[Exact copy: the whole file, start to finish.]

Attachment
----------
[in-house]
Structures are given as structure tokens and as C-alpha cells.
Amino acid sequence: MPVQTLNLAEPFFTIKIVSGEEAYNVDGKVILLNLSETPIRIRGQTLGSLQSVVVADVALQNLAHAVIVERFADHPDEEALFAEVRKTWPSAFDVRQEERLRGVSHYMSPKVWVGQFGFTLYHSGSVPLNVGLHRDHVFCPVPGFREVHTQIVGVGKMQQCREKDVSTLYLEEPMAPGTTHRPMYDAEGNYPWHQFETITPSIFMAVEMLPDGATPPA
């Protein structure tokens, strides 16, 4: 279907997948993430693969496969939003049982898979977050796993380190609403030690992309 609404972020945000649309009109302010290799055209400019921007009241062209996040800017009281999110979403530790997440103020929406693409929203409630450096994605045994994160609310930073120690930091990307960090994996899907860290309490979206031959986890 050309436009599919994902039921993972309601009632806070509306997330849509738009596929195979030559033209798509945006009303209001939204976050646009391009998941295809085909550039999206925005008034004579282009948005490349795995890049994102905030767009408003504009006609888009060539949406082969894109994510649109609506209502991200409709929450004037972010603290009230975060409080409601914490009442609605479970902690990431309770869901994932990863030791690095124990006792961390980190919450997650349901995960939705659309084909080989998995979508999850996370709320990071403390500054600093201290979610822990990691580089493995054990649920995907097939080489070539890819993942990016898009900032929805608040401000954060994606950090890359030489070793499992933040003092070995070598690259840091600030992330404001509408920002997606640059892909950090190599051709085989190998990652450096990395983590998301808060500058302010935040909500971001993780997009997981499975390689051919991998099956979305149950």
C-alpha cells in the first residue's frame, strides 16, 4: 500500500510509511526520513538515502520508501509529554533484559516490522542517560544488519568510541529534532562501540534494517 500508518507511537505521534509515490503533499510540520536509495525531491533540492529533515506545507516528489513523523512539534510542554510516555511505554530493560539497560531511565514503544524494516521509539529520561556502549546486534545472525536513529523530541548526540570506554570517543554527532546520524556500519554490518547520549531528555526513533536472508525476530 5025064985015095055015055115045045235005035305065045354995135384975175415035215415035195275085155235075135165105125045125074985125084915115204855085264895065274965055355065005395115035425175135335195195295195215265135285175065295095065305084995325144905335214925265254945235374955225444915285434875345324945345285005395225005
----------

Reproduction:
[in-house]
Structures are given as structure tokens and as C-alpha cells.
Amino acid sequence: MPVQTLNLAEPFFTIKIVSGEEAYNVDGKVILLNLSETPIRIRGQTLGSLQSVVVADVALQNLAHAVIVERFADHPDEEALFAEVRKTWPSAFDVRQEERLRGVSHYMSPKVWVGQFGFTLYHSGSVPLNVGLHRDHVFCPVPGFREVHTQIVGVGKMQQCREKDVSTLYLEEPMAPGTTHRPMYDAEGNYPWHQFETITPSIFMAVEMLPDGATPPA
């Protein structure tokens, strides 16, 4: 279907997948993430693969496969939003049982898979977050796993380190609403030690992309 609404972020945000649309009109302010290799055209400019921007009241062209996040800017009281999110979403530790997440103020929406693409929203409630450096994605045994994160609310930073120690930091990307960090994996899907860290309490979206031959986890 050309436009599919994902039921993972309601009632806070509306997330849509738009596929195979030559033209798509945006009303209001939204976050646009391009998941295809085909550039999206925005008034004579282009948005490349795995890049994102905030767009408003504009006609888009060539949406082969894109994510649109609506209502991200409709929450004037972010603290009230975060409080409601914490009442609605479970902690990431309770869901994932990863030791690095124990006792961390980190919450997650349901995960939705659309084909080989998995979508999850996370709320990071403390500054600093201290979610822990990691580089493995054990649920995907097939080489070539890819993942990016898009900032929805608040401000954060994606950090890359030489070793499992933040003092070995070598690259840091600030992330404001509408920002997606640059892909950090190599051709085989190998990652450096990395983590998301808060500058302010935040909500971001993780997009997981499975390689051919991998099956979305149950």
C-alpha cells in the first residue's frame, strides 16, 4: 500500500510509511526520513538515502520508501509529554533484559516490522542517560544488519568510541529534532562501540534494517 500508518507511537505521534509515490503533499510540520536509495525531491533540492529533515506545507516528489513523523512539534510542554510516555511505554530493560539497560531511565514503544524494516521509539529520561556502549546486534545472525536513529523530541548526540570506554570517543554527532546520524556500519554490518547520549531528555526513533536472508525476530 5025064985015095055015055115045045235005035305065045354995135384975175415035215415035195275085155235075135165105125045125074985125084915115204855085264895065274965055355065005395115035425175135335195195295195215265135285175065295095065305084995325144905335214925265254945235374955225444915285434875345324945345285005395225005